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Many Cuban exiles feel Biden let himself be 'blackmailed' by Havana with Cuba policy changes

Then President Trump in Miami signing an order to re-tighten sanctions on Cuba in 2017. (Roberto Koltun/Miami Herald)
Talia Blake
Then President Trump in Miami signing an order to re-tighten sanctions on Cuba in 2017. (Roberto Koltun/Miami Herald)

Most Cuban-Americans in South Florida backed Trump's tougher Cuba strategy — and they feel Biden is throwing the regime a lifeline when it's at its weakest.

As expected, President Biden’s new Cuba policy changes, announced on Monday, have caused a stir this week in South Florida's Cuban community — where many exiles feel most of all that the timing is dangerously wrong.

Biden loosened many of former President Trump’s restrictions on U.S. engagement with communist Cuba. Among his revisions: lifting the ceiling on money sent to families on the island; allowing flights to cities other than Havana; and resuming people-to-people group travel to Cuba.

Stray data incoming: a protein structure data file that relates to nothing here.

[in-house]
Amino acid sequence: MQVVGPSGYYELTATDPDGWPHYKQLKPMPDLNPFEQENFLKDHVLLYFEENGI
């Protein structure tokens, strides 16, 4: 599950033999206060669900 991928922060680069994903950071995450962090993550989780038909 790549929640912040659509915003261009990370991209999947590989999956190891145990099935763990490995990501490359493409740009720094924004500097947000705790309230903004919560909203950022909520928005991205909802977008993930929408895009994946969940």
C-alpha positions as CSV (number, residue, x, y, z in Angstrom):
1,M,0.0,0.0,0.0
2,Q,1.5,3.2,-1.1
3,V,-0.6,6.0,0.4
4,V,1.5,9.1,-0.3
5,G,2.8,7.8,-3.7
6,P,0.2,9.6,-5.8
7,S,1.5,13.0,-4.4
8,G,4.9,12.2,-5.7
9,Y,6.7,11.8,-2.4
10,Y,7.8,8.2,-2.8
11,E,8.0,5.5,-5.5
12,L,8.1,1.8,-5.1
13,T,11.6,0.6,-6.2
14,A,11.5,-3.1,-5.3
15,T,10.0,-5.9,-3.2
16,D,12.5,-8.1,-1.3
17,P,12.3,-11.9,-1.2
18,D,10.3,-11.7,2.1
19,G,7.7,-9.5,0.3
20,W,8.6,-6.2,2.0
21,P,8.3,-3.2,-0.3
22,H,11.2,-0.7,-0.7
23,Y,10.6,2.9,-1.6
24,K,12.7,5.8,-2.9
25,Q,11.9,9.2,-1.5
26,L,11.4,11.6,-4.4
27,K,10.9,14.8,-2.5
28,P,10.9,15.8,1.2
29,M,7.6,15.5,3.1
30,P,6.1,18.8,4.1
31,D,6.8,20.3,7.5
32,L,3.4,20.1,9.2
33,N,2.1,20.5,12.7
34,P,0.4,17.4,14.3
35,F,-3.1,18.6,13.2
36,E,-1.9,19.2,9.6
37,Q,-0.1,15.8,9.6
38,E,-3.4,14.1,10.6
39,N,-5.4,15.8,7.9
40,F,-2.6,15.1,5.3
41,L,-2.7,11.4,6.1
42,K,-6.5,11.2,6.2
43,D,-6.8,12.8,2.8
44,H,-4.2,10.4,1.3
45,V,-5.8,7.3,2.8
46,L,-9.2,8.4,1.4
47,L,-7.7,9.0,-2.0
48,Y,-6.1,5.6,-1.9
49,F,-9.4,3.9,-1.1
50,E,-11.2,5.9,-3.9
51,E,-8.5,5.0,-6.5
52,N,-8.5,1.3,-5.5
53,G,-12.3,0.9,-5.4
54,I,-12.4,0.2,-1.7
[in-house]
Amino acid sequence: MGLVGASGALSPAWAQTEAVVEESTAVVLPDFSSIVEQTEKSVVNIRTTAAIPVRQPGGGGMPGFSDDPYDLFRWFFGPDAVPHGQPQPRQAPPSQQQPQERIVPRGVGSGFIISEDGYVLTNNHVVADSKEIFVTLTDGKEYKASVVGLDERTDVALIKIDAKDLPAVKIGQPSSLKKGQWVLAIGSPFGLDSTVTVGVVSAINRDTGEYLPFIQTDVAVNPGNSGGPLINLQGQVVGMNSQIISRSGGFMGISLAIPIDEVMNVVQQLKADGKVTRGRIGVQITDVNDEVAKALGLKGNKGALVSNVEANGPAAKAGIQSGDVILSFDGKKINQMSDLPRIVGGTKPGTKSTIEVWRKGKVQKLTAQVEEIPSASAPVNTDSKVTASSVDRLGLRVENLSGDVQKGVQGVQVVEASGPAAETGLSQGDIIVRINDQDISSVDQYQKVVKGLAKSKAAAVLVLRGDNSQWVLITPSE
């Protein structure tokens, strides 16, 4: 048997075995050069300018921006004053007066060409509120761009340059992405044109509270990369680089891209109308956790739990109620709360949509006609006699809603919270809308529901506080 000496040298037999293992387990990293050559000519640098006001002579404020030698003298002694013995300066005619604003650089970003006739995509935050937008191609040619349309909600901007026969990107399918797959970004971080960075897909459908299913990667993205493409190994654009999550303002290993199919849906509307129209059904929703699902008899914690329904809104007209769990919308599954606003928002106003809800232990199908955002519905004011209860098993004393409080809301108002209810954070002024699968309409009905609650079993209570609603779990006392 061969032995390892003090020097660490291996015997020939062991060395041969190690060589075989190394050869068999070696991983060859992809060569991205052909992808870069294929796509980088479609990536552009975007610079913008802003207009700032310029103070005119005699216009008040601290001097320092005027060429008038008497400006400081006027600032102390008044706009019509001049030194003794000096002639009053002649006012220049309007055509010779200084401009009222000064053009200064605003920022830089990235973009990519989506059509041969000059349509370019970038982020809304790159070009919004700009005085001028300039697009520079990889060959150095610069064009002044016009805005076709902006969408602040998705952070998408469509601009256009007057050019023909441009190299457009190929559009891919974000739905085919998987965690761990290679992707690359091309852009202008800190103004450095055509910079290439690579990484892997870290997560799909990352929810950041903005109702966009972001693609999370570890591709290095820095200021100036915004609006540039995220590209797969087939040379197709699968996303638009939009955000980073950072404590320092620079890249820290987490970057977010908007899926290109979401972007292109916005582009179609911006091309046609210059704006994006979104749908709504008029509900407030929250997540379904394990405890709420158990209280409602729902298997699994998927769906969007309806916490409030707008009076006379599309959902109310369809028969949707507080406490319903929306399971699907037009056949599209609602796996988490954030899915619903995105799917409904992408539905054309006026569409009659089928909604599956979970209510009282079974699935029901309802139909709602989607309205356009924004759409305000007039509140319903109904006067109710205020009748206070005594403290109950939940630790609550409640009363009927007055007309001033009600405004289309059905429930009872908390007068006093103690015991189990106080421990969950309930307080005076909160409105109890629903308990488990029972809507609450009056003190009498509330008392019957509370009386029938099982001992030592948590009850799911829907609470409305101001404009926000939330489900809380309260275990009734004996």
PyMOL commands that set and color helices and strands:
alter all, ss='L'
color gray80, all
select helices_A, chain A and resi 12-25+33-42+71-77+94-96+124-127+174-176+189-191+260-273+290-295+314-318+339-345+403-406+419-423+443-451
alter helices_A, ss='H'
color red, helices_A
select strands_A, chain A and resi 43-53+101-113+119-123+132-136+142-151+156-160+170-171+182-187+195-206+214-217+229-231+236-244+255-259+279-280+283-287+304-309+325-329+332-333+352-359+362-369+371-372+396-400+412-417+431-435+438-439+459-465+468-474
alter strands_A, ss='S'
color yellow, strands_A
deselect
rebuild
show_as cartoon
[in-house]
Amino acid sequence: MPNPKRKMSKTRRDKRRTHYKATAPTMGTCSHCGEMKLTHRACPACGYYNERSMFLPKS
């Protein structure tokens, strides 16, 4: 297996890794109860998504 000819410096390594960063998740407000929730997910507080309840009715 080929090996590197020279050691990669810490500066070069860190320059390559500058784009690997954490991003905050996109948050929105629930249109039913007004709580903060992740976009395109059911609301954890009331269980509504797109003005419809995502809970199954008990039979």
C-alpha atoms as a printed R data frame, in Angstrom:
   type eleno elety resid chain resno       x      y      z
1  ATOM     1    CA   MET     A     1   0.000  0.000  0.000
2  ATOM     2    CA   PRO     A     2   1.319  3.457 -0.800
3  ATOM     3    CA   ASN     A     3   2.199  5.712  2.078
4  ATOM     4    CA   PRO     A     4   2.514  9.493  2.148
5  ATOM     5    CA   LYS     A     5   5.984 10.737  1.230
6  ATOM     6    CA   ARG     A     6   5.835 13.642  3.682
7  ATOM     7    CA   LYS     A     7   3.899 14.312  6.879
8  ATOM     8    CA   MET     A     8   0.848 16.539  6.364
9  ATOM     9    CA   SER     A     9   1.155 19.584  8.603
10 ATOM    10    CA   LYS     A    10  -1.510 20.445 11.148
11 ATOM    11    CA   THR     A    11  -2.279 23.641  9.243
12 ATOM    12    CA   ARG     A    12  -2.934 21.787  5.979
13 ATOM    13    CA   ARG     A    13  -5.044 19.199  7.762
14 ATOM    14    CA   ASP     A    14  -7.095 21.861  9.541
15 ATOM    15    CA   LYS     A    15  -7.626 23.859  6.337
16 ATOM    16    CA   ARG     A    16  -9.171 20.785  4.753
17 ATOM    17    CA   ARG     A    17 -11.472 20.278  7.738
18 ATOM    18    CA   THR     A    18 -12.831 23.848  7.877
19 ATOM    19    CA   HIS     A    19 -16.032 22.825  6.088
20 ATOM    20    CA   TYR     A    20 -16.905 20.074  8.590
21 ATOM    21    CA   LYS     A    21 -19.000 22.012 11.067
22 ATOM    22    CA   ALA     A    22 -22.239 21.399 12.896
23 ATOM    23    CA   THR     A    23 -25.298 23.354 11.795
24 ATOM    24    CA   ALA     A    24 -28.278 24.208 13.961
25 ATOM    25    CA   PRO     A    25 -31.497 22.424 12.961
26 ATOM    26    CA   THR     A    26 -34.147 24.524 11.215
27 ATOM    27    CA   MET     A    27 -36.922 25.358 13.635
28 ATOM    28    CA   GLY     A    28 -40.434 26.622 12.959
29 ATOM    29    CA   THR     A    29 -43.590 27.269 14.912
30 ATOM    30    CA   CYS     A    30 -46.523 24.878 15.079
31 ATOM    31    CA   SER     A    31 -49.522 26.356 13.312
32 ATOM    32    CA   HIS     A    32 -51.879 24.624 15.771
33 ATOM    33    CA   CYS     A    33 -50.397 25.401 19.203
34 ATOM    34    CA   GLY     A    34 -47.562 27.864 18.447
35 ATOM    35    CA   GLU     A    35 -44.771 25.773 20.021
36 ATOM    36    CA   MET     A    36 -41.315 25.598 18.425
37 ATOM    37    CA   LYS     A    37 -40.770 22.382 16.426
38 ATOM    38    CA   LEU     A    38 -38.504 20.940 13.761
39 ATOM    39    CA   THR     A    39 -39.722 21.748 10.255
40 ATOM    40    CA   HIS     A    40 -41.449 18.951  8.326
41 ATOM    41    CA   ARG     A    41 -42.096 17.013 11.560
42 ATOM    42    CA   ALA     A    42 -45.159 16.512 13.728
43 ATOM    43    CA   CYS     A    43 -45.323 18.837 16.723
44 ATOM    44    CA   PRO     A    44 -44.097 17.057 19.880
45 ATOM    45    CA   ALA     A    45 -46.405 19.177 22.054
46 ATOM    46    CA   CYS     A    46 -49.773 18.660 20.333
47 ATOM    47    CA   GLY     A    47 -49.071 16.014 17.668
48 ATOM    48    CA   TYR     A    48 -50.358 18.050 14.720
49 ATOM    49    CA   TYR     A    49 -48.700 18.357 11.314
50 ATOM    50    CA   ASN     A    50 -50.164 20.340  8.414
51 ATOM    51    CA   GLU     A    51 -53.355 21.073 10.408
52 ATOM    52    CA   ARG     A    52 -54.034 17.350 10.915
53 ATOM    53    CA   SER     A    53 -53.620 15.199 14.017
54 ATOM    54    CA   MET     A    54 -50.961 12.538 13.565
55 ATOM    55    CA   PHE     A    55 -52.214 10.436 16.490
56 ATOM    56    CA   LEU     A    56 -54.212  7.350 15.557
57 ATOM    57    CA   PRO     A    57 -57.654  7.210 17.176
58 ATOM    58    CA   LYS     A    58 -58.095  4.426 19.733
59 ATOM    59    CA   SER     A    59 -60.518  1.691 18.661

Biden also wants to get more aid to Cuba’s private businesses. But many exile leaders in Miami say all of that simply gives aid to Cuba’s dictatorial regime at a time when economically and politically it looks unusually vulnerable — especially after last summer's unprecedented anti-government protests and the current weakening of one of its major foreign allies, Russia.

“Thinking we can open up independent economic space inside Cuba as a reform tool is one of President Biden's many flawed assumption," said Orlando Gutiérrez-Boronat, head of the exile activist group The Assembly of the Cuban Resistance in Miami, which supports Trump's tighter Cuba isolation strategy.

"You can't. As long as the [Cuban] regime retains the kind of control it has, it will just enrich [itself] through those supposed independent businesses.

"So I think approaching the regime with a scalpel doesn’t work. You gotta hit ‘em with a hammer — by going for the main pillar, and that’s their political control.”

The Biden Administration says its policy changes are also meant to help relieve economic suffering in Cuba — and, in turn, the current record wave of Cuban immigration to the U.S. But Gutiérrez-Boronat says that’s also a faulty aspect of the Biden approach.

“What the [Cuban] regime has just learned is that once again, they can weaponize immigration and use it to blackmail the U.S. — to get the U.S. to go in the direction they want it to go,” Gutiérrez-Boronat said.

Many exiles also feel Biden did not adequately consult them during his government's year-long Cuba policy review that led to this week's announcement. Still, many do agree with his plan to resume Cuban immigration programs like family reunification and to ramp up immigrant visa processing at the U.S. embassy in Havana.